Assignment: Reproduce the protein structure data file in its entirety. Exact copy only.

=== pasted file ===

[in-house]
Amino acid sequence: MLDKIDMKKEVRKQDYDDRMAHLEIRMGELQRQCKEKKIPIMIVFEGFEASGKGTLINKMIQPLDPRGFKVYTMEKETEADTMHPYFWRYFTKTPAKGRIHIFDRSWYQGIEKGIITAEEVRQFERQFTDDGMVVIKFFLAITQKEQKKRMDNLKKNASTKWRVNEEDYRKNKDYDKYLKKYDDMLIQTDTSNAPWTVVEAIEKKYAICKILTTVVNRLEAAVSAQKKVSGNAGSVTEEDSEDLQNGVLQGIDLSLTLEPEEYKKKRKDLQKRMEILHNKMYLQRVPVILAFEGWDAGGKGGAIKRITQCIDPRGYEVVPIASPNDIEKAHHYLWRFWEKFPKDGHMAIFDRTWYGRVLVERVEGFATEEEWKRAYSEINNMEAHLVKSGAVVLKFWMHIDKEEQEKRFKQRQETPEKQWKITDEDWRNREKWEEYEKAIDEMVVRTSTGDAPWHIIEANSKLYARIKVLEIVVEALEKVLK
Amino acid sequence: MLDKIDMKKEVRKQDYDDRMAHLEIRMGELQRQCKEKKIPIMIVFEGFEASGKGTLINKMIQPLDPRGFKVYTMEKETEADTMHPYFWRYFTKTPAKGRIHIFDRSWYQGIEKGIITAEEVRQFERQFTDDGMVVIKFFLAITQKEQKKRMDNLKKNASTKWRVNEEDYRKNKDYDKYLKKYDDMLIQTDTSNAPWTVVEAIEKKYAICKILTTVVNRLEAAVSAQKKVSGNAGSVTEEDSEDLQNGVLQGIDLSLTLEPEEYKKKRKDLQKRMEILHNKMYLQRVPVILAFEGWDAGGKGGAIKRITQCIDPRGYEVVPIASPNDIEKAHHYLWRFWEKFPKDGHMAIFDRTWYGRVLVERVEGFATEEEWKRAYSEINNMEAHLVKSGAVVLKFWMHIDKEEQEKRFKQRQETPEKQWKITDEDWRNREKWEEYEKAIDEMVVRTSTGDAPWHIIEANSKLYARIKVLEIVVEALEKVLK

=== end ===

[in-house]
Amino acid sequence: MLDKIDMKKEVRKQDYDDRMAHLEIRMGELQRQCKEKKIPIMIVFEGFEASGKGTLINKMIQPLDPRGFKVYTMEKETEADTMHPYFWRYFTKTPAKGRIHIFDRSWYQGIEKGIITAEEVRQFERQFTDDGMVVIKFFLAITQKEQKKRMDNLKKNASTKWRVNEEDYRKNKDYDKYLKKYDDMLIQTDTSNAPWTVVEAIEKKYAICKILTTVVNRLEAAVSAQKKVSGNAGSVTEEDSEDLQNGVLQGIDLSLTLEPEEYKKKRKDLQKRMEILHNKMYLQRVPVILAFEGWDAGGKGGAIKRITQCIDPRGYEVVPIASPNDIEKAHHYLWRFWEKFPKDGHMAIFDRTWYGRVLVERVEGFATEEEWKRAYSEINNMEAHLVKSGAVVLKFWMHIDKEEQEKRFKQRQETPEKQWKITDEDWRNREKWEEYEKAIDEMVVRTSTGDAPWHIIEANSKLYARIKVLEIVVEALEKVLK
Amino acid sequence: MLDKIDMKKEVRKQDYDDRMAHLEIRMGELQRQCKEKKIPIMIVFEGFEASGKGTLINKMIQPLDPRGFKVYTMEKETEADTMHPYFWRYFTKTPAKGRIHIFDRSWYQGIEKGIITAEEVRQFERQFTDDGMVVIKFFLAITQKEQKKRMDNLKKNASTKWRVNEEDYRKNKDYDKYLKKYDDMLIQTDTSNAPWTVVEAIEKKYAICKILTTVVNRLEAAVSAQKKVSGNAGSVTEEDSEDLQNGVLQGIDLSLTLEPEEYKKKRKDLQKRMEILHNKMYLQRVPVILAFEGWDAGGKGGAIKRITQCIDPRGYEVVPIASPNDIEKAHHYLWRFWEKFPKDGHMAIFDRTWYGRVLVERVEGFATEEEWKRAYSEINNMEAHLVKSGAVVLKFWMHIDKEEQEKRFKQRQETPEKQWKITDEDWRNREKWEEYEKAIDEMVVRTSTGDAPWHIIEANSKLYARIKVLEIVVEALEKVLK